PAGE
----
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Dryocoetes confusus Swaine, 1912 - (western balsam bark beetle)
This bark beetle is found in parts of north-western North America. Among the species of Dryocoetes, D. confusus is the only bark beetle that infests healthy trees. Mainly fir trees like Abies lasiocarpa are attacked, but spruce and pine trees can be also hosts. The needles of infested trees turn reddish brown, usually followed by tree death. The needles are still retained for several years after death of the trees, enabling aerial assessment of the infestation (see image below). In outbreak situations, high numbers of fir trees may be killed and high beetle populations tend to persist over many years. However, usually less than 5% of the fir trees in a given area are killed per year.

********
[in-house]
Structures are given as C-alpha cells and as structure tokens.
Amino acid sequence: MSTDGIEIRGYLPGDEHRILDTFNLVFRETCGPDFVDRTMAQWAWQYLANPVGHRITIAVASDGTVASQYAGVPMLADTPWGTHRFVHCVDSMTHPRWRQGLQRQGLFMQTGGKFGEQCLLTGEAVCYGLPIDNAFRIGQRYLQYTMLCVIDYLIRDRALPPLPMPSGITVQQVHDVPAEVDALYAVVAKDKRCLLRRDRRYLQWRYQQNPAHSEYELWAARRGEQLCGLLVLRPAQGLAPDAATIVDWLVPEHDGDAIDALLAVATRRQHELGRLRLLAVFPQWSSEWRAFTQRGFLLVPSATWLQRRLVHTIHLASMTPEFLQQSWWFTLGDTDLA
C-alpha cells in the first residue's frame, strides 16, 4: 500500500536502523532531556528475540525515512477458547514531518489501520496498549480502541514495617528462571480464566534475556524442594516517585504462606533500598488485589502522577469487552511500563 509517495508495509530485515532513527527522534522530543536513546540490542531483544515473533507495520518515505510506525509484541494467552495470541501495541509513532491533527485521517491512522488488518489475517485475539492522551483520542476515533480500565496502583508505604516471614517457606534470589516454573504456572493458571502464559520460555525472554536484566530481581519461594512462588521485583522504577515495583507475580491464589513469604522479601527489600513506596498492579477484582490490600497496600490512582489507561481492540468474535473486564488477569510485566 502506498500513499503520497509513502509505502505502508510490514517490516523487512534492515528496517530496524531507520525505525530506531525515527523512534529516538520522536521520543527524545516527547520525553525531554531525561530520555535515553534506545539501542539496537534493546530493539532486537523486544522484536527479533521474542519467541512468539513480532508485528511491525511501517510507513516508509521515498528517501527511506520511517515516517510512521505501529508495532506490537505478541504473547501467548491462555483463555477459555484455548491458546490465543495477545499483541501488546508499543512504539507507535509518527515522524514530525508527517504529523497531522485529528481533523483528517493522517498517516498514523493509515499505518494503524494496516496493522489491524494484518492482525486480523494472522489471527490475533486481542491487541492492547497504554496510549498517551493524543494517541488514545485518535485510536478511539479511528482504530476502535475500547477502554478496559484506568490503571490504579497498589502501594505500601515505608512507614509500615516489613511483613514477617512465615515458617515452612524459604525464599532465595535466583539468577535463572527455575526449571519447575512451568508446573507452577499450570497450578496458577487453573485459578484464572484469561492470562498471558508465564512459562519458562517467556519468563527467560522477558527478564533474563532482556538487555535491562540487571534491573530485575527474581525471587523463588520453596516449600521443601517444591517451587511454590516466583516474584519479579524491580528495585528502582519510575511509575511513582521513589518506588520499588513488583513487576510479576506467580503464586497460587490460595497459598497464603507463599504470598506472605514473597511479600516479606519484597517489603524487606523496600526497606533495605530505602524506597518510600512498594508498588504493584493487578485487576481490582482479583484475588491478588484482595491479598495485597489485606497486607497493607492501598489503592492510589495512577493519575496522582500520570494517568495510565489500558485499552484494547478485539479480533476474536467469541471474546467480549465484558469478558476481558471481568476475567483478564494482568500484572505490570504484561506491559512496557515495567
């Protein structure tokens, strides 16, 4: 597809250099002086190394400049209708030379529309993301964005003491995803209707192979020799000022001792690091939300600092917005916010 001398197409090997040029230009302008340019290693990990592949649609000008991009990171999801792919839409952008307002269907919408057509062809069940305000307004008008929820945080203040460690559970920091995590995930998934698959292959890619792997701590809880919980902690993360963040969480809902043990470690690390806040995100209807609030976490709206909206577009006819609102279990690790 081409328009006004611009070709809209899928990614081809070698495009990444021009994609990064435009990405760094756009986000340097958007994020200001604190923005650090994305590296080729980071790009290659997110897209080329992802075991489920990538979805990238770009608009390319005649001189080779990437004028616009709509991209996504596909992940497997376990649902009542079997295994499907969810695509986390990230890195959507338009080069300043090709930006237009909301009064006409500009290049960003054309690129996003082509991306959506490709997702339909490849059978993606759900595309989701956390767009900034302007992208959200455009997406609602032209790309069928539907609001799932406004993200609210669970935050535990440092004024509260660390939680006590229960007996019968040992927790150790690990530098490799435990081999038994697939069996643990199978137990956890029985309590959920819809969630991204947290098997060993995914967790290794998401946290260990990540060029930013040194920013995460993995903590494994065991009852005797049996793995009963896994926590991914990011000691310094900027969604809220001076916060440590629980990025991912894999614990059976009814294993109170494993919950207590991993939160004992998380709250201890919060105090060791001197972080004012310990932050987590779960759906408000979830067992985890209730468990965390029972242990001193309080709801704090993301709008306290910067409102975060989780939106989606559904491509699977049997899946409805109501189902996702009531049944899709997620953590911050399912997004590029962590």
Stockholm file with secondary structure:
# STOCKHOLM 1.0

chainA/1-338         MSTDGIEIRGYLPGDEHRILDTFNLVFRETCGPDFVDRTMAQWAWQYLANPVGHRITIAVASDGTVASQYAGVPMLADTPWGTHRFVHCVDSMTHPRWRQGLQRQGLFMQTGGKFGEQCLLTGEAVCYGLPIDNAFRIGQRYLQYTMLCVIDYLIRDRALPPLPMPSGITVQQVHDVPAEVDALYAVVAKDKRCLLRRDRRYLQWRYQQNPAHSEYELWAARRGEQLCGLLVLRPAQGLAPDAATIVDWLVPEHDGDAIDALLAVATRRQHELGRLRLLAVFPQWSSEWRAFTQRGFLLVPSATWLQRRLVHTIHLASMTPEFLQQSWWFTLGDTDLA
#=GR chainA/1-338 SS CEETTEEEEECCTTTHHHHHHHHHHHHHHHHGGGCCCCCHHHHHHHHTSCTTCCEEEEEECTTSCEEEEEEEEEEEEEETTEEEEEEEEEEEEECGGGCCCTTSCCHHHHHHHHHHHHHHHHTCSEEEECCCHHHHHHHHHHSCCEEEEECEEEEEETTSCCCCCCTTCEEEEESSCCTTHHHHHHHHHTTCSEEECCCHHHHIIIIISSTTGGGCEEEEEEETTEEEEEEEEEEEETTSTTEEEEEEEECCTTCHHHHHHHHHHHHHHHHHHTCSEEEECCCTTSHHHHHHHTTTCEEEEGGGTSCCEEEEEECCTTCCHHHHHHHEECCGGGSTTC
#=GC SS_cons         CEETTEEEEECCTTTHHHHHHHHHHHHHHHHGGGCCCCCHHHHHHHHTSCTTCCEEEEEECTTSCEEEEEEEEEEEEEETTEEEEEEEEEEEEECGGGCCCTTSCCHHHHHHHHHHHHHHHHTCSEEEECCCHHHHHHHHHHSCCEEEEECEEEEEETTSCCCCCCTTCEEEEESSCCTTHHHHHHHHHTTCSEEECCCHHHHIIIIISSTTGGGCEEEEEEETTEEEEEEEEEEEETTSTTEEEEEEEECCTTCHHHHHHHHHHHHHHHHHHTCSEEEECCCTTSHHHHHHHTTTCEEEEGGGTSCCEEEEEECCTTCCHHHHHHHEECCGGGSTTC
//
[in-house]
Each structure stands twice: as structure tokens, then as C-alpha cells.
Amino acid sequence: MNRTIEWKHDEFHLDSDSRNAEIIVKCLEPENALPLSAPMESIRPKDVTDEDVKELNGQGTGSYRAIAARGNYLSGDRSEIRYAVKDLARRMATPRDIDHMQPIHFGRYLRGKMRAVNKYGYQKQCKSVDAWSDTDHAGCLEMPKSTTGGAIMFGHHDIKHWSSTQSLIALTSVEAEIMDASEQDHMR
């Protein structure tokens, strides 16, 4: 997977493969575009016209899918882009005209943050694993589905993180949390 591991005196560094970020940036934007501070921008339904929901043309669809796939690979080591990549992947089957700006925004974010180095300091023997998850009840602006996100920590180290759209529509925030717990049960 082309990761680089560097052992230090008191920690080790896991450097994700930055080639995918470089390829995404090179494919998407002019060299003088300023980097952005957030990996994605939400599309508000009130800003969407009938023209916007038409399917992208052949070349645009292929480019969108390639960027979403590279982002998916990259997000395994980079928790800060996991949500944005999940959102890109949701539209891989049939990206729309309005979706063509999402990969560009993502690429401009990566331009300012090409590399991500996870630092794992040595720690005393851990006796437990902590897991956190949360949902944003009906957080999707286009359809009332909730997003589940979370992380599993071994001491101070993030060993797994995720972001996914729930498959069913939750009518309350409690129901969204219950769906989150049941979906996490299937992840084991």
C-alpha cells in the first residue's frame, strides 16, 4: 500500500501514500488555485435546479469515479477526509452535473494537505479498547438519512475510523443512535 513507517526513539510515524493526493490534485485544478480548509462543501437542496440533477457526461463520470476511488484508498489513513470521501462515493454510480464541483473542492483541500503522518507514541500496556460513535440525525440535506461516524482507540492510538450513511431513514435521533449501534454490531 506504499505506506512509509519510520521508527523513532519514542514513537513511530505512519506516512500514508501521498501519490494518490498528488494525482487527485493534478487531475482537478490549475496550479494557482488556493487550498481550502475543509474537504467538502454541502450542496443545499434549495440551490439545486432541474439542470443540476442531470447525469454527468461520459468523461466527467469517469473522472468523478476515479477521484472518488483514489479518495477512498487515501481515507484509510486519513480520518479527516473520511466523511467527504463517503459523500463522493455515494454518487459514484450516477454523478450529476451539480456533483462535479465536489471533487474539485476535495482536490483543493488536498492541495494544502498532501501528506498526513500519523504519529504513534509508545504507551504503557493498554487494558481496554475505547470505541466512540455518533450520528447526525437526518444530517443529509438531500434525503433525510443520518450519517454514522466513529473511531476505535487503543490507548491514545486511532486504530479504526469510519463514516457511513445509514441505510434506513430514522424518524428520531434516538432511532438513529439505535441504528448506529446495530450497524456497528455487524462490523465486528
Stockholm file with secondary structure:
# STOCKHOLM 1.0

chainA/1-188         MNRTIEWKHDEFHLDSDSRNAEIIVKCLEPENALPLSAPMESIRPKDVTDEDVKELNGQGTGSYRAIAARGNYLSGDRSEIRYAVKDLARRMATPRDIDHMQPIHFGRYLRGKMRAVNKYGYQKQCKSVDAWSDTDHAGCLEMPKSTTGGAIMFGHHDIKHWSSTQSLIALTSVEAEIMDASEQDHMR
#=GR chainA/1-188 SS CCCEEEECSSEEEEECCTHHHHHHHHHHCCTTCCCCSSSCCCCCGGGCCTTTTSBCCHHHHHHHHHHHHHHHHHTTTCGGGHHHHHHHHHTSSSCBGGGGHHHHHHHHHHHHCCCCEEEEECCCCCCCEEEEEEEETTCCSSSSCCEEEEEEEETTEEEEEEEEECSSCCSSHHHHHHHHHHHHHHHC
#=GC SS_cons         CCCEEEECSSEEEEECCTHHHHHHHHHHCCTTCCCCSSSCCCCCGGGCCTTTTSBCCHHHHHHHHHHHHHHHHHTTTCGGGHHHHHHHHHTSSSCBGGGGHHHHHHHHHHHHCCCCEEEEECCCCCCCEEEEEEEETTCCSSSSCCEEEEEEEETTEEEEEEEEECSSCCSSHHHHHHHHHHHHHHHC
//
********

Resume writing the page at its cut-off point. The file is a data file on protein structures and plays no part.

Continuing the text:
|• English:||western balsam bark beetle|
|• Français:||scolyte du sapin de l'ouest|
Adults and larvae form irregular galleries as indicated by the Latin name. The adults are around 3-4 mm long and brown to dark brown. The cuticle is covered by few hairs in males, but females have a denser cover with a tuft of orange hairs on the frons above the mouthparts. Infestations by D. confusus are associated with the fungus Grosmannia dryocoetidis (Kendrick & Molnar, 1965).
For details see the BugwoodWiki.